The Classical Style Haydn Mozart, Beethoven. New York: W. W. Norton & Company, 1997. Book. Schauffler, Robert Haven. Beethoven The Man Who Freed Music.
New York: Alfred A. Knopf, 1948. Rosen, Charles. The Classical Style: Haydn, Mozart, Beethoven. New York: The Viking Press, 1971. Subotnik, Rose Rosengard.
New York, 1988. Steve Boerner. The Mozart Project, Revised December 20, 2000 http://www.Mozartproject.org ? . The Mozart Story, http://www.geocities.com/Athens/Delphi/6014/ Mozart Addicts Home Page http://www.geocities.com/Vienna/Strasse/8417/
4.Tawa, Nicholas. The Coming of Age of American Art Music: New England's Classical Romanticists. Westport, CT: Greenwood P, 1991. 5. William Treat Upton (1967 [reprint]), Anthony Philip Heinrich: A Nineteenth Century Composer in America, New York: AMS Press, pp.
Although Mozart's death in 1791 prevented this, Beethoven went to Vienna in 1792, and he became a pupil of an Australian composer named Joseph Haydn. In Vienna, Beethoven dazzled the aristocracy with his piano improvisations. Meanwhile, he entered into increasingly favorable arrangements with Viennese music publishers. In composition he steered a middle course between the stylistic extravagance of German composer Carl Phillip Emanuel Bach and what the public had perceived as the overrefinement of Mozart. The broadening market for published music, enabled Beethoven to succeed as a freelance composer, a path that Mozart, a decade earlier, had found full of frustration.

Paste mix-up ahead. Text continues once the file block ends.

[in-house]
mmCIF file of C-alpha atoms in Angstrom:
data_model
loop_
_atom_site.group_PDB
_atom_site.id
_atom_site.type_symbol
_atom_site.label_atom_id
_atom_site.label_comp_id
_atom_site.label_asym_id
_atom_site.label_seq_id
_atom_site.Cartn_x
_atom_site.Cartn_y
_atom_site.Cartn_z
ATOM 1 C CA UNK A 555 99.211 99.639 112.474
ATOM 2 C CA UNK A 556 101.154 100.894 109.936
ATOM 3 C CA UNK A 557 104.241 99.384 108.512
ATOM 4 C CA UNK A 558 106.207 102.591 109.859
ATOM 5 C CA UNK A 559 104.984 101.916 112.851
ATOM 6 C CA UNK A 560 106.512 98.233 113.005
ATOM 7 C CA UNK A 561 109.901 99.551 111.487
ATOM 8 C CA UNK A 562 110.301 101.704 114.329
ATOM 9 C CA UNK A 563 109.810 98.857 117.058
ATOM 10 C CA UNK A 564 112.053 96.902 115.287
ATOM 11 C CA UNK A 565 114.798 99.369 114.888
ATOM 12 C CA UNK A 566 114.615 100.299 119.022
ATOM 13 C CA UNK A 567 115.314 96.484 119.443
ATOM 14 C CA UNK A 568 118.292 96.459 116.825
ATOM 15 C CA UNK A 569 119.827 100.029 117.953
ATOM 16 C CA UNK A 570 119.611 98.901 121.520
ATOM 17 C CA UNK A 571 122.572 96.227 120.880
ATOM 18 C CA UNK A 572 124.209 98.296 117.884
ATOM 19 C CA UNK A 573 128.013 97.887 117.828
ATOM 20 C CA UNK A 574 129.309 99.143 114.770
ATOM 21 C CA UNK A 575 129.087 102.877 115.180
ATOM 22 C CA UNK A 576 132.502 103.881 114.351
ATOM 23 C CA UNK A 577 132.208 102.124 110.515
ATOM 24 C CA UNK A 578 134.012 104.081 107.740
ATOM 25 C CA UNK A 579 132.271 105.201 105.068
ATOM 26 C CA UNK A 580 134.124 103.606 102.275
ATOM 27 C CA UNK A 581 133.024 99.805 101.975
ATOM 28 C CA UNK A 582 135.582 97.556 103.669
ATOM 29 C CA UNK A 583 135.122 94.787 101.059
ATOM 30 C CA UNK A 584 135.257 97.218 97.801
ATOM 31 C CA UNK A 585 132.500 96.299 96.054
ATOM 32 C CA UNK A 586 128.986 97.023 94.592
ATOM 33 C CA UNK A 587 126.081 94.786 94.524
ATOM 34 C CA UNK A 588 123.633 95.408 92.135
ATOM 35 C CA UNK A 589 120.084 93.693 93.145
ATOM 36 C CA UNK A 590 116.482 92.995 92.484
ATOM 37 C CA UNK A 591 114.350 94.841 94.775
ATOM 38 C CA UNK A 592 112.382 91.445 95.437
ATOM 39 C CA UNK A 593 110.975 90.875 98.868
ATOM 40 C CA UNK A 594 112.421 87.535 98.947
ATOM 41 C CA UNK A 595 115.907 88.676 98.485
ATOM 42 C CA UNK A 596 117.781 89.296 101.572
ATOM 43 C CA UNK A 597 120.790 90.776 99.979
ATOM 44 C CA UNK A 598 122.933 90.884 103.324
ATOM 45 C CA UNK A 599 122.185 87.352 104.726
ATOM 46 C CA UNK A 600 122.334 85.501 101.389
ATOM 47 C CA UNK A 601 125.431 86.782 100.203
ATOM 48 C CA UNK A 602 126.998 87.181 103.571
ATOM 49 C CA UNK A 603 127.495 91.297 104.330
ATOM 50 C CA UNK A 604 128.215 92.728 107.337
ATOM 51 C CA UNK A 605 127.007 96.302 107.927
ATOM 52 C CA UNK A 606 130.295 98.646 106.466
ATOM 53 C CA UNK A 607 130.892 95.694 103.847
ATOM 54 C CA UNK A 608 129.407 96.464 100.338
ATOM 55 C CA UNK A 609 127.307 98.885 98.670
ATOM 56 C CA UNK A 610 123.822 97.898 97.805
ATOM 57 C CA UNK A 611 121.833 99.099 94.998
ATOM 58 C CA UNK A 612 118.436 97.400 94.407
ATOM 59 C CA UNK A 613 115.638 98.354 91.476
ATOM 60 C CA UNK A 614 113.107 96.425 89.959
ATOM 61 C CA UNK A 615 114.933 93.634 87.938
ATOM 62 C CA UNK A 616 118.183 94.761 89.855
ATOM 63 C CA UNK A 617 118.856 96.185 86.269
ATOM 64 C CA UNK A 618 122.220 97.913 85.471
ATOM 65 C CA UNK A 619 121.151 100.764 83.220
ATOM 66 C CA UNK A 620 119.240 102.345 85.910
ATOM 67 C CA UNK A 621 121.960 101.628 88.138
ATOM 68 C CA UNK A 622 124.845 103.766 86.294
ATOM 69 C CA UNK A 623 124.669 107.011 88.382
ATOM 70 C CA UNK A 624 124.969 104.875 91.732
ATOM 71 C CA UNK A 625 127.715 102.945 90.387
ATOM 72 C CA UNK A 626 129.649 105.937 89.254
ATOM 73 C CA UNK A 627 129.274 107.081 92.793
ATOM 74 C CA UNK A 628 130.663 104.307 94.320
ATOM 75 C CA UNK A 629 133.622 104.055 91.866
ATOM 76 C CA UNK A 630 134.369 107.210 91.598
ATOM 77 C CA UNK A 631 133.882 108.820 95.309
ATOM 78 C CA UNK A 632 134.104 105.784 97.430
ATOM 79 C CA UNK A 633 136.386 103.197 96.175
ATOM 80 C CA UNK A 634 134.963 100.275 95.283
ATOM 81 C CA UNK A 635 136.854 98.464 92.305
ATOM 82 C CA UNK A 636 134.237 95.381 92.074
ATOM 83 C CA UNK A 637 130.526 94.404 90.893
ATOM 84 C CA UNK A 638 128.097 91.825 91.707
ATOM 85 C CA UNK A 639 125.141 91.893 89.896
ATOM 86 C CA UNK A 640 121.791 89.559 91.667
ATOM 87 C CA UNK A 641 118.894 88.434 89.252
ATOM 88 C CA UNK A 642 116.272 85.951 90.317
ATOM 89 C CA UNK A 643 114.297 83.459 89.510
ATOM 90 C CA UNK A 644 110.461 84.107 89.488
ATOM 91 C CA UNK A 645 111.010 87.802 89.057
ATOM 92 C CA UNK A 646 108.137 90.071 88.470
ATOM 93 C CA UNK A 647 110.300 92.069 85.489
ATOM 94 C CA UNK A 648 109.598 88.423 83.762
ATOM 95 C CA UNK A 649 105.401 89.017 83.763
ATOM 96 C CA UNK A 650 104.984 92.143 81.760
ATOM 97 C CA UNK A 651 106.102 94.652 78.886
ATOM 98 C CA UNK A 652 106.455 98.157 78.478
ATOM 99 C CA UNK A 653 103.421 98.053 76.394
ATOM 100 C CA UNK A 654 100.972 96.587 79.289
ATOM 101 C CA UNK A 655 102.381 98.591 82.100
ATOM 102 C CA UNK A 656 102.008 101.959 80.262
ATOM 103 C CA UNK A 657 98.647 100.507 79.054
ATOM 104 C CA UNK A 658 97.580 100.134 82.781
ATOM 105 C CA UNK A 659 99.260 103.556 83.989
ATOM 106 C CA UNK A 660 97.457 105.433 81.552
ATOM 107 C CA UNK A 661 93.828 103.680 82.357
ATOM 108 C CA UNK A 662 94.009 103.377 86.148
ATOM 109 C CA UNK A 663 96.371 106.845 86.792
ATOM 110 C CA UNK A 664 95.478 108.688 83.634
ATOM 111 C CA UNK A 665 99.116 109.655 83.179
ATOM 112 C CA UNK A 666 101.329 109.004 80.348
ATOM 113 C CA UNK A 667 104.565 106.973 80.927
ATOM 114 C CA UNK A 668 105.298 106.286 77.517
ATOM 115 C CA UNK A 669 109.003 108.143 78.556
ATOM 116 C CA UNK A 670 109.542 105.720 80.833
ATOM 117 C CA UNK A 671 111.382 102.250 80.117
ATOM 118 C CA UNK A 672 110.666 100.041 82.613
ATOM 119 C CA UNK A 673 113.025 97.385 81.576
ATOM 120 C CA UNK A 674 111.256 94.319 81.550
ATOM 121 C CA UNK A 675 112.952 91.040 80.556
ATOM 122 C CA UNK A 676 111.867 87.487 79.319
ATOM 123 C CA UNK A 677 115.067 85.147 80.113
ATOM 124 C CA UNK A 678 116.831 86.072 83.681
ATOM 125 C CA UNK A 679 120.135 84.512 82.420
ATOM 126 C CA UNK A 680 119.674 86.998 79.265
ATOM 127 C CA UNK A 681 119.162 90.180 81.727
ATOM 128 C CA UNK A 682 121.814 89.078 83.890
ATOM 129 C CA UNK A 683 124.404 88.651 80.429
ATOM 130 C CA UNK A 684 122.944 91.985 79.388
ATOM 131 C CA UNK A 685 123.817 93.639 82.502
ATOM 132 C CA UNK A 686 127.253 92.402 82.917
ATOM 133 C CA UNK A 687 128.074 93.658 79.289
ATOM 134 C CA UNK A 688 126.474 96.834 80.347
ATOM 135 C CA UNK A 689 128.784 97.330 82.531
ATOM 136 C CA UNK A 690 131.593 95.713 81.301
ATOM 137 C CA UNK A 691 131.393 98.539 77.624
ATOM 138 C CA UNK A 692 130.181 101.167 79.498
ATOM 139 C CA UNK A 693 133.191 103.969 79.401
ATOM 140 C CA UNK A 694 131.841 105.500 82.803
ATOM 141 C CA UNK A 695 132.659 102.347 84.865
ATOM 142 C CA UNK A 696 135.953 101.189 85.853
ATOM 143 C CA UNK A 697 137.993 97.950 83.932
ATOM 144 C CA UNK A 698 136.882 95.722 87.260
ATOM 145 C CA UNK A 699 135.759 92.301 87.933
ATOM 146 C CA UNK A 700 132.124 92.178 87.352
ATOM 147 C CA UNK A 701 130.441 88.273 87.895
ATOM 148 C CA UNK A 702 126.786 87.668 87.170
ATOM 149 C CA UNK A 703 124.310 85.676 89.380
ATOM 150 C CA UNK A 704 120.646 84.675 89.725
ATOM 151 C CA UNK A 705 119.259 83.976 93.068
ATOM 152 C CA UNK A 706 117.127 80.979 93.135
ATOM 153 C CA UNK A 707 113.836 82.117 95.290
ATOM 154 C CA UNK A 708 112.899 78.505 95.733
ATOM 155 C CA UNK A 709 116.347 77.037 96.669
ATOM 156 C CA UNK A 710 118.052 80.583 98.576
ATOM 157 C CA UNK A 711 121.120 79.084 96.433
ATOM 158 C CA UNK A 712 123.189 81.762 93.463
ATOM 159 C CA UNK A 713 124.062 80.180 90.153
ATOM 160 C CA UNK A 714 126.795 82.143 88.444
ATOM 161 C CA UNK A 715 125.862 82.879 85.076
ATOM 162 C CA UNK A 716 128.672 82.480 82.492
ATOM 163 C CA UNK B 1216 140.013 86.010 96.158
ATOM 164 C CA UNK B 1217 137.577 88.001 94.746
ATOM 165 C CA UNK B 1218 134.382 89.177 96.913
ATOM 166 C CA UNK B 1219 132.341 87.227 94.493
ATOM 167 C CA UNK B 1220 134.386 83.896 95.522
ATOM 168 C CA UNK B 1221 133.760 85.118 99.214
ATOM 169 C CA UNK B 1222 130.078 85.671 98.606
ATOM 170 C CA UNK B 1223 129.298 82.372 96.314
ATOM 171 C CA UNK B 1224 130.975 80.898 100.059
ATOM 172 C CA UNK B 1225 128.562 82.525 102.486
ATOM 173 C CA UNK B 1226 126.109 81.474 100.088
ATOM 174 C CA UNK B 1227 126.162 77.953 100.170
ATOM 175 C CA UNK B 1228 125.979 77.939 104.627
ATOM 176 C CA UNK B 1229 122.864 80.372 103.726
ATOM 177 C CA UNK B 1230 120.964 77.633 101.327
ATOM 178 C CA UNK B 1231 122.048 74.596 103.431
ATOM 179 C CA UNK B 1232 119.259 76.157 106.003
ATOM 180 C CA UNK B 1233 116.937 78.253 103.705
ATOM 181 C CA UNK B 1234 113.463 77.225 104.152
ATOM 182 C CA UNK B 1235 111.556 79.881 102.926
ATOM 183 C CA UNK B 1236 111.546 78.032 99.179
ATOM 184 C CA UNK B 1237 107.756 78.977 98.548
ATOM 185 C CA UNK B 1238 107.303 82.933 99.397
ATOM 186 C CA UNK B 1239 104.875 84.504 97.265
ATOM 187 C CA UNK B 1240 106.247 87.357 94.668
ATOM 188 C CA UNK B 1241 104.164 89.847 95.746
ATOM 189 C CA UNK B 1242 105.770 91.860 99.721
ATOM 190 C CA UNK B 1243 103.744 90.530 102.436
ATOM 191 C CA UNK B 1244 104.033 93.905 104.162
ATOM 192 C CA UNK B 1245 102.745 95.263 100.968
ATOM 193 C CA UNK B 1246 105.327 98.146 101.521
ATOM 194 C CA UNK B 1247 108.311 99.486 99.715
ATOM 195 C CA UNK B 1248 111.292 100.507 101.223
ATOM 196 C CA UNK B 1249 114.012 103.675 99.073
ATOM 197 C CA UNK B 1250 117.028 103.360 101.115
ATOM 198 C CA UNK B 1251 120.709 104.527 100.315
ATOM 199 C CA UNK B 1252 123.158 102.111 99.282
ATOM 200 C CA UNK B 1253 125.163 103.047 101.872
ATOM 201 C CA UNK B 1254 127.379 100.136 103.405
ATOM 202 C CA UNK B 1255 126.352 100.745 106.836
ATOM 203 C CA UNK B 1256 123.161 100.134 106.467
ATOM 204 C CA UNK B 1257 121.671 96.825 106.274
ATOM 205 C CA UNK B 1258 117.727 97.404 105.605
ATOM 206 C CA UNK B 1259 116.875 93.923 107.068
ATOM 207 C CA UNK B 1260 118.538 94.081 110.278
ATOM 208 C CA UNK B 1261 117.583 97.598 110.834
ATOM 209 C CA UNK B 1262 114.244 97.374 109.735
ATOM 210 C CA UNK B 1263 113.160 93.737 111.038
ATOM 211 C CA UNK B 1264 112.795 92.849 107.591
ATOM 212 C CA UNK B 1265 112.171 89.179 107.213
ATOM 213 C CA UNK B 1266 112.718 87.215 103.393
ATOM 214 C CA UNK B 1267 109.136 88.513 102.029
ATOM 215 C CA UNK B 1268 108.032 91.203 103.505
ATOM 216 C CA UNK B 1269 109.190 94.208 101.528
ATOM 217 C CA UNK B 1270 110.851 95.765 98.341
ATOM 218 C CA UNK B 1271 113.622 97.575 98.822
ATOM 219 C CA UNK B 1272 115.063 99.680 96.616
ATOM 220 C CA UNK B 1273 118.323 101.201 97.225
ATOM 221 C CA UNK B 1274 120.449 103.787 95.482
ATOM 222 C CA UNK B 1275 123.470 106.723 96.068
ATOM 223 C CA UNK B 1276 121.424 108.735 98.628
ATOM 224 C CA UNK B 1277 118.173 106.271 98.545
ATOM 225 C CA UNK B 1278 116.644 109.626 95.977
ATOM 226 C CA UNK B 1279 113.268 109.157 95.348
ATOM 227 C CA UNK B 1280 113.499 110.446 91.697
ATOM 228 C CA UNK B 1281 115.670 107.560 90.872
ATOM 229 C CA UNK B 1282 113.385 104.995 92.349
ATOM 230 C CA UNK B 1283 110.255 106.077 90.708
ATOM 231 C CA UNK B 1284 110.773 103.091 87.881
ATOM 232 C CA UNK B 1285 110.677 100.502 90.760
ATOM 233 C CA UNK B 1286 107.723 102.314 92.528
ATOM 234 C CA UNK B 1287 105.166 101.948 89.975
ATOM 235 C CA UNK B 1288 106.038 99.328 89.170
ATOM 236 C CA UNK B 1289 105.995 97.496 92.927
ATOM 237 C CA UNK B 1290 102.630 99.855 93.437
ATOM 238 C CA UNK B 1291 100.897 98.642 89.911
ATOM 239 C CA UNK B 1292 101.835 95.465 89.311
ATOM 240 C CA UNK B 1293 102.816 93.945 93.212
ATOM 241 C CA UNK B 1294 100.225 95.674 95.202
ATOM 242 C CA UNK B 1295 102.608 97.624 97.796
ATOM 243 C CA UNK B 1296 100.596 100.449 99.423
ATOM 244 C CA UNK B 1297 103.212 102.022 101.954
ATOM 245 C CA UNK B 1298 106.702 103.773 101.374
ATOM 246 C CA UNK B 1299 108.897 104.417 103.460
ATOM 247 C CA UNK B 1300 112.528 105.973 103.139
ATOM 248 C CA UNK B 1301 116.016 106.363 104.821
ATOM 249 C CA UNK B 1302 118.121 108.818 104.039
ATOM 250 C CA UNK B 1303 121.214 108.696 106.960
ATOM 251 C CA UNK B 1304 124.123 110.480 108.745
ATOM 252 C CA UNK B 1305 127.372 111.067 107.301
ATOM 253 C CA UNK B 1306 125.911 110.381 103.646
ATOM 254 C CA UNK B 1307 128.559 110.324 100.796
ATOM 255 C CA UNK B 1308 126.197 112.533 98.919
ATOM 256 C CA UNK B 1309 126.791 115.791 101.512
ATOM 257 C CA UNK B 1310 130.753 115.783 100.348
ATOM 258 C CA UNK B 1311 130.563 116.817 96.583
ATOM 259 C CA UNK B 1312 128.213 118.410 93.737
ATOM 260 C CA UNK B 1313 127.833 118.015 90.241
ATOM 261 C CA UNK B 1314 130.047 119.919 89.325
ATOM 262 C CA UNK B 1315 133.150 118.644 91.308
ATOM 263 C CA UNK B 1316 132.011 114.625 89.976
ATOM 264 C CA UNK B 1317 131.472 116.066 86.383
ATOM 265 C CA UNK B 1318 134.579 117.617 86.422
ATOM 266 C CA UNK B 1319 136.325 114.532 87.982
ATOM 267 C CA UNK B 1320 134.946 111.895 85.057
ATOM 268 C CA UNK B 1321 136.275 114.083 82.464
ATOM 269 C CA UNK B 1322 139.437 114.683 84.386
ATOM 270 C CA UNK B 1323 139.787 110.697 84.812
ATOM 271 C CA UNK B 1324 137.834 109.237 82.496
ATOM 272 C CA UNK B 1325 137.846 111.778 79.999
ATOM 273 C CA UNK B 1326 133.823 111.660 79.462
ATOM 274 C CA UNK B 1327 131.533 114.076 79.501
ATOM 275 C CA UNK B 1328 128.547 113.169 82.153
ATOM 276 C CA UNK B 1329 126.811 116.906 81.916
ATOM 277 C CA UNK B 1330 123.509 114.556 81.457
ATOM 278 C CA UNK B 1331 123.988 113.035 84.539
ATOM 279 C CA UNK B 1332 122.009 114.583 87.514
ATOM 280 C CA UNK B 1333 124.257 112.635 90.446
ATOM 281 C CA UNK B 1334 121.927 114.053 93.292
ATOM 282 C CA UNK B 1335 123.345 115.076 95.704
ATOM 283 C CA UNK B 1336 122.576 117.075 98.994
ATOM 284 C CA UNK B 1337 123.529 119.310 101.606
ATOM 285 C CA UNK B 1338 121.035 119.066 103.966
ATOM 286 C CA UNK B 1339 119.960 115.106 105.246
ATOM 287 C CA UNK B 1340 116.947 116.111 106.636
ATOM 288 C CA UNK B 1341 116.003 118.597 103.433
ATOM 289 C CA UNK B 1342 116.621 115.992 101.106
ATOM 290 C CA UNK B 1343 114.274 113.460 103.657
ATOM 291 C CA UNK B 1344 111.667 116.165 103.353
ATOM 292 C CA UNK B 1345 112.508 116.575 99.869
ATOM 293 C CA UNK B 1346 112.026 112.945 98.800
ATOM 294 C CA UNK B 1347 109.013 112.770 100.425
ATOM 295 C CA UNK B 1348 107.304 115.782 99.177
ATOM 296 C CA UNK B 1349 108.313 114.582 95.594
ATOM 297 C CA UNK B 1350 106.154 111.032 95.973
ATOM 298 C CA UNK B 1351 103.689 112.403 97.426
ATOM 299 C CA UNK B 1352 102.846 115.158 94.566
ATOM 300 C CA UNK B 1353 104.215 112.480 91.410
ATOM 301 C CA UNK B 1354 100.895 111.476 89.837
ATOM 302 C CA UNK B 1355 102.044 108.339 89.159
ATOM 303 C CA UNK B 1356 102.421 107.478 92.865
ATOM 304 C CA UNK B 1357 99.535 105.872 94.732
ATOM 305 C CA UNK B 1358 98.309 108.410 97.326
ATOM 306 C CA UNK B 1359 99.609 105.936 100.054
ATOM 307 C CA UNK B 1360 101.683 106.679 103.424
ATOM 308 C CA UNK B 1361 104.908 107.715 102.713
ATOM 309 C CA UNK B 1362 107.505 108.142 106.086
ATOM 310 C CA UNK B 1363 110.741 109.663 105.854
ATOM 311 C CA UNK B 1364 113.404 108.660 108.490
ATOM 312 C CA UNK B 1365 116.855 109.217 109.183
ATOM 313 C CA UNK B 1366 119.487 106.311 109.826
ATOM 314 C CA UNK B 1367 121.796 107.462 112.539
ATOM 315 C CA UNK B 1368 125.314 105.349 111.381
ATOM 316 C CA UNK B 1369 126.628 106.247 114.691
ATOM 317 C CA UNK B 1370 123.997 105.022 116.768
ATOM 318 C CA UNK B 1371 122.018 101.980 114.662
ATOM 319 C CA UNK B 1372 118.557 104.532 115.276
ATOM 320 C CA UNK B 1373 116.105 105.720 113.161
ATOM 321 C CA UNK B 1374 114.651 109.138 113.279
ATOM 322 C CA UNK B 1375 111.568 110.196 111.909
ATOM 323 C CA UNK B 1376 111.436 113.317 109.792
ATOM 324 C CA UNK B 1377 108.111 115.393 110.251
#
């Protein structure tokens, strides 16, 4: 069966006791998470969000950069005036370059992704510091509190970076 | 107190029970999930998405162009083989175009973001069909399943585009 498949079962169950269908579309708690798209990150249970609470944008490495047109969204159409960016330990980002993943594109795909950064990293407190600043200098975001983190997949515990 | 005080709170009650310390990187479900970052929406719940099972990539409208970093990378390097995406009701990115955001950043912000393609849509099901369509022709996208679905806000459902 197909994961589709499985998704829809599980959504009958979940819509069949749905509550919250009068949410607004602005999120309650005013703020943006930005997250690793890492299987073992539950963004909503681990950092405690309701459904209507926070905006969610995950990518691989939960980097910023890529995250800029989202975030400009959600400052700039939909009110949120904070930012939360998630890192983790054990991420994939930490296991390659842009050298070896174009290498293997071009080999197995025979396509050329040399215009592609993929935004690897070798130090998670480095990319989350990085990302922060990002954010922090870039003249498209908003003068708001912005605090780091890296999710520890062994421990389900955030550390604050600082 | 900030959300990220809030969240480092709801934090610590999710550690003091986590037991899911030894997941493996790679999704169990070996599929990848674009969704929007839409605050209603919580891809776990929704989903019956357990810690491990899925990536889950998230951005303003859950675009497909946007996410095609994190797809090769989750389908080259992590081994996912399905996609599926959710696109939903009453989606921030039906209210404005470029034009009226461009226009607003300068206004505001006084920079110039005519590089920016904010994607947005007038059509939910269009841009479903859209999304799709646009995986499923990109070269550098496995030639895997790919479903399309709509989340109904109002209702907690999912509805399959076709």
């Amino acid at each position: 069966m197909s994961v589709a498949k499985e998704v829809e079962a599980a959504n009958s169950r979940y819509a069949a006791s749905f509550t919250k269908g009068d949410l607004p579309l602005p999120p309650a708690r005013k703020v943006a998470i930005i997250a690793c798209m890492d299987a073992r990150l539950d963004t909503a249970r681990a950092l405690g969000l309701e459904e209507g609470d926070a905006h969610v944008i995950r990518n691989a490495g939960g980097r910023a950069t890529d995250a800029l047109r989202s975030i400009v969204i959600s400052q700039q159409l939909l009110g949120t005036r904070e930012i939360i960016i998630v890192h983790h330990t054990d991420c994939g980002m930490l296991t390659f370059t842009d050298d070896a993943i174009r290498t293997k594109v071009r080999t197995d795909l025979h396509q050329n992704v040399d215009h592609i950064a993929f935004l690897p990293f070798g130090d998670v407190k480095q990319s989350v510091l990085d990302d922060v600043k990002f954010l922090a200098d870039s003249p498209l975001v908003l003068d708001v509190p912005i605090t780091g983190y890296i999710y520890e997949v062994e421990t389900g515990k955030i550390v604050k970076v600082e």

New York: Rosen Group, 2006. Print. Zamoyski, Adam. Chopin: A New Biography. Garden City, N. Y.: Doubleday &, 1980.
It interchanges the middle movements; a scherzo precedes the slow movement, which happens to be a funeral march. Chopin’s two great sonatas (No. 2 in b-flat minor and No. 3 in b minor) are quite experimental with the sonata-al... ... middle of paper ... ...e mold of the sonata-allegro form; he is quite progressive with his harmonies, exploring distant keys and incorporating daring chromaticism. This sonata was written by Chopin at the height of his genius.
BEETHOVEN AS I KNEW HIM: Faber and Faber Limited, 1966, 78-9 Scott, Marion M. The Master Musicians Series BEETHOVEN: J.M. DENT & SONS LTD, 1974, 132-34 Suchet, John. The Friendly Guide to Beethoven: Hodder Education, 2006, 224-25
The opening bars of the symphony present the ‘fate motif’ which symbolises ‘fate knocking at your door’; showing Beethovens attitude to his encroaching deafness. He describes his melancholy and anger towards the situation in the statement ‘I would have ended my life’. This is overcome however in a later letter which contained the statement ‘I will seize fate by the throat, it shall certainly not overcome me’. When he wrote his fifth symphony, he was almost completely deaf, so the idea that he is defying his own fate is represented by the completion of this symphony, and his later